Over 97% of new implemented aid measures fell under the new General Block Exemption Regulation and could be quickly implemented by Member States to the benefit of citizens, businesses and regions, avoiding bureaucracy, red tape and delays.
Margrethe Vestager, Commissioner in charge of competition policy, said: "More than 97% of new aid measures are being paid out without prior authorisation from the Commission. This is confirmed in the latest State aid Scoreboard. Our modernisation of State aid rules means less red tape and faster allocation of resources. This allows us to focus on measures that have the biggest impact on competition, to be "big on big things and small on small things", to the benefit of all European citizens."
The annual State Aid Scoreboard is based on expenditure reports provided by Member States and covers all existing aid measures to industries, services, agriculture and fisheries. It also includes aid granted to financial institutions in the context of the financial and economic crisis. Aid to railways and services of general economic interest is not covered by the Scoreboard.
The 2017 State Aid Scoreboard shows that:
- More than 97% of new aid measures for which expenditure was reported fell under the General Block Exemption Regulation (GBER) and could be more quickly disbursed - an absolute increase of about 25% compared to 2013. This development is in line with the Commission's proposal under the "Doing Less More Efficiently" scenario of the White Paper on the Future of Europe by 2025 – to focus on delivering more and faster, while doing less where it is perceived not to have an added value. The Task Force on Subsidiarity and Proportionality, chaired by the First Vice-President Frans Timmermans, is also looking into policy areas where work could be re-delegated or definitely returned to Member States.
- Total spending granted under GBER in 2016 increased for: i) broadband and local and multi-recreational infrastructures (+99%); ii) aid to culture and heritage conservation (+57%); iii) aid to small and medium-sized companies and risk finance (+39%); iv) environmental protection and energy savings (+23%); v) research, development and innovation (+6%). This further demonstrates that the current State aid rules facilitate well-designed aid targeted at objectives of common interest which complement broader EU policy initiatives.
- The growing share of spending falling under GBER implies that on average State aid measures that are registered by the Commission are implemented much more quickly than in the past by Member States. Compared to 2013, the average time to implement State aid measures decreased by 20%.
- At the same time, notified measures that are still subject to more careful scrutiny tend to cover bigger budgets and spending than in the past, in line with the Commission's approach to be 'big on big things and small on small things'. In 2016, the average annual budget of implemented notified measures was about €222 million, an absolute increase of about 18% compared to 2015 and 124% compared to 2013.
- In 2016, Member States spent €102.8 billion, i.e. 0.69% of EU GDP, on State aid. The same numbers for 2015 were €100.2 billion, i.e. 0.68% of EU GDP.
- Around 94% of total State aid spending was allocated to horizontal objectives of common interest, such as environmental protection, research, development and innovation and regional development. In particular, about 54% of total spending was granted in support of environmental and energy saving measures, largely due to the approval of numerous renewable energy initiatives in many Member States. In 15 Member States, most state aid spending was used for these purposes, to help them meet in particular their renewable energy targets.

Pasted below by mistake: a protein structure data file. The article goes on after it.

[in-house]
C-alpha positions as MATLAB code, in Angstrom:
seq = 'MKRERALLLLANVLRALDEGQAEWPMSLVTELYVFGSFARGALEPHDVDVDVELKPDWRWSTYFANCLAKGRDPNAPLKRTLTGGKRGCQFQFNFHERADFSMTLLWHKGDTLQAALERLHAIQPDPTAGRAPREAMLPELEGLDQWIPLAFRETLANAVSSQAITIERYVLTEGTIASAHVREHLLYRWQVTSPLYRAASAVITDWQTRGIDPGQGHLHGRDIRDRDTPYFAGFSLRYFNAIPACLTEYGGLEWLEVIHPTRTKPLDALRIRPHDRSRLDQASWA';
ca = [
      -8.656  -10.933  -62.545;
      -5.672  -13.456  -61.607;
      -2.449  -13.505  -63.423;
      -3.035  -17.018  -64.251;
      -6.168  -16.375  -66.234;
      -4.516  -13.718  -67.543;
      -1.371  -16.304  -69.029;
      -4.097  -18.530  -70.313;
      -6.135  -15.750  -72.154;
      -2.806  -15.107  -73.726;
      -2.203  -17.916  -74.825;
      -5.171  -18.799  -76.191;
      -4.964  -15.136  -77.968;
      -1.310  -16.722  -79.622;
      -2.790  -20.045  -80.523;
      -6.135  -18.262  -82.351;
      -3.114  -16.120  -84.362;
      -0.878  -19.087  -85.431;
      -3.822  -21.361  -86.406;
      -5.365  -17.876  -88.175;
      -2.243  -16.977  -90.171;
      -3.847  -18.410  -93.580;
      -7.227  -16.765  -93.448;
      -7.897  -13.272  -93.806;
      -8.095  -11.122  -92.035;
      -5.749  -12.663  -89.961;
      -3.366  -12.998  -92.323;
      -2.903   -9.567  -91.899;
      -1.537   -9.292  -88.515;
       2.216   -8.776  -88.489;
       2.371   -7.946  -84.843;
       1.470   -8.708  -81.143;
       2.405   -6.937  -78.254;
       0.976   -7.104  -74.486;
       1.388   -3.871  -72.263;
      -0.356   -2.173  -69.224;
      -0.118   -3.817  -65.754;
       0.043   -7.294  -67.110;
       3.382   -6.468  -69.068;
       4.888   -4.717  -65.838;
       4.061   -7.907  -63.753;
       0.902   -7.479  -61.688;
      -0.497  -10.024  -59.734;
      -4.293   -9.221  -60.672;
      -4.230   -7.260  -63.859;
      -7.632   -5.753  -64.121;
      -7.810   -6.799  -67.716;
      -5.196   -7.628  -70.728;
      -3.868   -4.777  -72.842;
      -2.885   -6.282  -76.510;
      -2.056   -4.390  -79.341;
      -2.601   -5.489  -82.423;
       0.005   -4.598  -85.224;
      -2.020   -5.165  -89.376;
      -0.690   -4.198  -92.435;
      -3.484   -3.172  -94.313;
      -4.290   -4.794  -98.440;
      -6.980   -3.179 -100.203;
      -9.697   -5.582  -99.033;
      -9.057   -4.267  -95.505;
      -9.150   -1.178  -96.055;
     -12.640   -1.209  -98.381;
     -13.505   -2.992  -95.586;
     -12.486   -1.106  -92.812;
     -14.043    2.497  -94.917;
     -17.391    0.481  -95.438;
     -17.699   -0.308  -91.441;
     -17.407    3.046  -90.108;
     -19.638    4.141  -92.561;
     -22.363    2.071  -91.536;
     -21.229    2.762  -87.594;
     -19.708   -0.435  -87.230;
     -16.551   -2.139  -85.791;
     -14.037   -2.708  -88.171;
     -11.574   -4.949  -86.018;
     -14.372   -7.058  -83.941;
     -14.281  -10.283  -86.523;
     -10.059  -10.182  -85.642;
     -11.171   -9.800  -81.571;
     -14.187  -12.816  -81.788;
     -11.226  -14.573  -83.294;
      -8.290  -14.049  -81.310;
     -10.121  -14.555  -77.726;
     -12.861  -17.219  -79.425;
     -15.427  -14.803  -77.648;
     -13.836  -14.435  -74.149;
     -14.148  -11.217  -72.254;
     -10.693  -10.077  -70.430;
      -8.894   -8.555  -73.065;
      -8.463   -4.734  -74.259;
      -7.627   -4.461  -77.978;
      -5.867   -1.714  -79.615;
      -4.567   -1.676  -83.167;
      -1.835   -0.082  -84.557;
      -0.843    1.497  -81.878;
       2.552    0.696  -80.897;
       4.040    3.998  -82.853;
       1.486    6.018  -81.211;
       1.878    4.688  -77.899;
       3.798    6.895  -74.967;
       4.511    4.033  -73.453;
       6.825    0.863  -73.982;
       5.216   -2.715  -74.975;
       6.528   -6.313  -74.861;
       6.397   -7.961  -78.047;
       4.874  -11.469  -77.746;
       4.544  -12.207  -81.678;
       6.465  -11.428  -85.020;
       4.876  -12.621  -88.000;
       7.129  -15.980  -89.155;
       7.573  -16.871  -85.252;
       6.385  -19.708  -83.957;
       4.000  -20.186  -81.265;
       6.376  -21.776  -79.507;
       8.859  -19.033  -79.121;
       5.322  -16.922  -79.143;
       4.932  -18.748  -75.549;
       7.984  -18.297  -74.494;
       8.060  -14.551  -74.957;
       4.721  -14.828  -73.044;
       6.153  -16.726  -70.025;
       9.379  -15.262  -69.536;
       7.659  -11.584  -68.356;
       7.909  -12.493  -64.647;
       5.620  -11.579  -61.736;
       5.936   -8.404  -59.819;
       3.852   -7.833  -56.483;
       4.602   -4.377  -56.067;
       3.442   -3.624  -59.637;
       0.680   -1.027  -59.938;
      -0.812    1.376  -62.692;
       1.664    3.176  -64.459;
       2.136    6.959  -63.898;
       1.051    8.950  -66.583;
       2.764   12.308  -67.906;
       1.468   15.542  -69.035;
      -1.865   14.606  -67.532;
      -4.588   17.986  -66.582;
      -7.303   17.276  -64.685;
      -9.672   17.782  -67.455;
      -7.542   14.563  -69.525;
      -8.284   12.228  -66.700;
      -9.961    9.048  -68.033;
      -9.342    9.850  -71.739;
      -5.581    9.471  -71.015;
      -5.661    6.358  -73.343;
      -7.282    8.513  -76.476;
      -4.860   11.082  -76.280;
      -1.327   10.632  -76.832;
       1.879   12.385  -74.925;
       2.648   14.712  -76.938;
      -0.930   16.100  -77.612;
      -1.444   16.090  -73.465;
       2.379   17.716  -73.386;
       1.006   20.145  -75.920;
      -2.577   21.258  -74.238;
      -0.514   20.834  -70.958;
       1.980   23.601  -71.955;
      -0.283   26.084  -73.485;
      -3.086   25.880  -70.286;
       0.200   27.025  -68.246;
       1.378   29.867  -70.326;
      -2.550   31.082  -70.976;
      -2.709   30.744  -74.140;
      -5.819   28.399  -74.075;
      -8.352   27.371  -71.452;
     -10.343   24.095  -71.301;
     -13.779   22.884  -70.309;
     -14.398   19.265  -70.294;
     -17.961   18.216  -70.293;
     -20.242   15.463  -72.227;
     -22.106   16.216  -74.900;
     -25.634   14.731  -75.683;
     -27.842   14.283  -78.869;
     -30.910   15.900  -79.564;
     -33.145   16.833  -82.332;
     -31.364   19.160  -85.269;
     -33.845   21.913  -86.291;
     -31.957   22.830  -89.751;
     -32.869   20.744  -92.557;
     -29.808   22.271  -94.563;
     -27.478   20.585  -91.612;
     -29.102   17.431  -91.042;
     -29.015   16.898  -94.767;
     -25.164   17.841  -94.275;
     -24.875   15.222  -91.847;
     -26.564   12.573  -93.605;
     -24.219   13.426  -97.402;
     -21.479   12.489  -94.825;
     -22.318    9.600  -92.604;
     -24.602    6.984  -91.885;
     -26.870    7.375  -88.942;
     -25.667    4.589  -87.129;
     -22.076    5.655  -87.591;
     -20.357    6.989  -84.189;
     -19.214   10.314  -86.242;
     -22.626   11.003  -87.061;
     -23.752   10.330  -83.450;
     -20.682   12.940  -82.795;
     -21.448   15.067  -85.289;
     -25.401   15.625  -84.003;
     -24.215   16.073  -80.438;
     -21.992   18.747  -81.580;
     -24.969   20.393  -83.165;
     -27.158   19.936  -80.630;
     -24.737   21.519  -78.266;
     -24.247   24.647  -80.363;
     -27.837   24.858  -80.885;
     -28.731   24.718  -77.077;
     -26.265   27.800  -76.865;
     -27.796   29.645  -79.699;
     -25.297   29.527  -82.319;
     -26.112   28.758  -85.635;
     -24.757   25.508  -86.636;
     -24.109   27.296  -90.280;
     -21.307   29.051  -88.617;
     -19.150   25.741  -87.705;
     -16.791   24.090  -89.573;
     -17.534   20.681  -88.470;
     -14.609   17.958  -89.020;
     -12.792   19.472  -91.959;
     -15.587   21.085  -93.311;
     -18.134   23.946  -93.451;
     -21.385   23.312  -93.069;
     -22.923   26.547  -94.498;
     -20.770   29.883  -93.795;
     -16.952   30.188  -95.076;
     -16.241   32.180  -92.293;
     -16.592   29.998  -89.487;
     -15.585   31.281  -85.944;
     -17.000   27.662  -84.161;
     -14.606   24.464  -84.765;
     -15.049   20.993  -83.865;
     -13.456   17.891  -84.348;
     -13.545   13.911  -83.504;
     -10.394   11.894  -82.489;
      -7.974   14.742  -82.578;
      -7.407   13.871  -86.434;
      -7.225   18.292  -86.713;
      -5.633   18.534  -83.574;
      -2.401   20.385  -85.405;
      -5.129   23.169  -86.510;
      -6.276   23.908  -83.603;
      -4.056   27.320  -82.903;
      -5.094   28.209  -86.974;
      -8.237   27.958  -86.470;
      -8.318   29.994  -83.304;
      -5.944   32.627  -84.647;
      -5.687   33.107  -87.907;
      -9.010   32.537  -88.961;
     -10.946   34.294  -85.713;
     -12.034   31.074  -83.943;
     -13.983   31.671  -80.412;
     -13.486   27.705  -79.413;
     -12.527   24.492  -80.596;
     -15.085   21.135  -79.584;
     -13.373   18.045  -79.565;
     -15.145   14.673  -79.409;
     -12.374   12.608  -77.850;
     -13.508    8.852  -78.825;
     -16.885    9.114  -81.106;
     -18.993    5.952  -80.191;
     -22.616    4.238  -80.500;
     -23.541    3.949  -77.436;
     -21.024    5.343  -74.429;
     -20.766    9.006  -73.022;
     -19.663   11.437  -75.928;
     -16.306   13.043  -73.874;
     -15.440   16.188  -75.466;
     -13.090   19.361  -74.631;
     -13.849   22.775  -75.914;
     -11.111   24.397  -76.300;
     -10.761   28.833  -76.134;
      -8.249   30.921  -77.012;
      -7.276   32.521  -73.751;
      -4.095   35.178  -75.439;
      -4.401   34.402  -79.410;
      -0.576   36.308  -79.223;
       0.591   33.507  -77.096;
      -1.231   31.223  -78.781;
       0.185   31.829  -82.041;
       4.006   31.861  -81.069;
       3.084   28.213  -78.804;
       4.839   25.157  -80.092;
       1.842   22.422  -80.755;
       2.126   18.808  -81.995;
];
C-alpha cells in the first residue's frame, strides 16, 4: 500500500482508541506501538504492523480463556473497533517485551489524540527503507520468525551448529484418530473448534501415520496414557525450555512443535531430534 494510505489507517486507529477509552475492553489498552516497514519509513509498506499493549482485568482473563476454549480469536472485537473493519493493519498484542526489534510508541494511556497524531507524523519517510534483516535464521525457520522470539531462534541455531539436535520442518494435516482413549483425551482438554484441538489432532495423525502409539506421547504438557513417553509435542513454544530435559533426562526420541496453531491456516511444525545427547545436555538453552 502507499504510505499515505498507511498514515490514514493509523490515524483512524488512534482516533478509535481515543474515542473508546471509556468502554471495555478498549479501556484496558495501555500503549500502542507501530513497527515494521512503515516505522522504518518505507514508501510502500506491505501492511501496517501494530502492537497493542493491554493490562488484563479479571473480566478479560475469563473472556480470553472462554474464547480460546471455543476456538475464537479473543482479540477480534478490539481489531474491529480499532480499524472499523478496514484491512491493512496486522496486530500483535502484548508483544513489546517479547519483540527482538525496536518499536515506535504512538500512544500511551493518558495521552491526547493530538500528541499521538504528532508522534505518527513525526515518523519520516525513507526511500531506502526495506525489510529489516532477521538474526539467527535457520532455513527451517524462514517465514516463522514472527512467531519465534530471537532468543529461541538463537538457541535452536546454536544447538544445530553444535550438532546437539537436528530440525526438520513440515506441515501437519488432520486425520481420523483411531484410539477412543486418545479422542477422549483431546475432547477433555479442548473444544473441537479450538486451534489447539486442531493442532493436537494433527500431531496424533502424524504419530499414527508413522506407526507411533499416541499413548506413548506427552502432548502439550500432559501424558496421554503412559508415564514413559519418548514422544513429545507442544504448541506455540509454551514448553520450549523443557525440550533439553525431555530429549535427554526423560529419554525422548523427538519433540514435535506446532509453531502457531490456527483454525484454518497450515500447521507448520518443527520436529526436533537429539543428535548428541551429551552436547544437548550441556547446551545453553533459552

- The level of State aid to the financial sector, both approved and used, is the lowest since the beginning of the crisis. In 2016, no recapitalisation aid was used for any bank for the first time since the beginning of the financial crisis. The European banking sector is also relying less and less on government guarantees for liquidity support, as it is able to find the necessary liquidity on the market.
State Aid Modernisation
Since May 2012, the Commission has implemented a major reform package, State Aid Modernisation. The reform allows Member States to quickly implement State aid that fosters investment, economic growth and job creation, leaving the Commission to focus its State aid control on cases most liable to distort competition.
As part of this package, new rules were introduced in July 2014 and in 2017 to reduce the administrative burden for less distortive aid measures, which Member States no longer have to notify in advance to the Commission (the General Block Exemption Regulation, see full text here). At the same time, measures that might seriously harm competition or fragment the Single Market are subject to more careful scrutiny.
A number of initiatives aiming at safeguarding the balance between flexibility and responsibility have been introduced, namely transparency, monitoring and evaluation.
Since Member States no longer have to notify the simpler cases, Commission staff are now able to work intensively on the more complex cases. Despite increased complexity, the duration of those procedures is now stable at about five months.
In particular, under the new transparency requirements, Member States are required since 1 July 2016 to publish the name of the beneficiary and the amount of aid for each state aid award above €500,000. The Commission has developed a new IT platform – Transparency Award Module (TAM) – where all Member States are due to encode and publish information. As of today, about 15000 aid awards have been published by 22 Member States.
* Updated on 2 February 2018 to reflect correction of data provided by a Member State.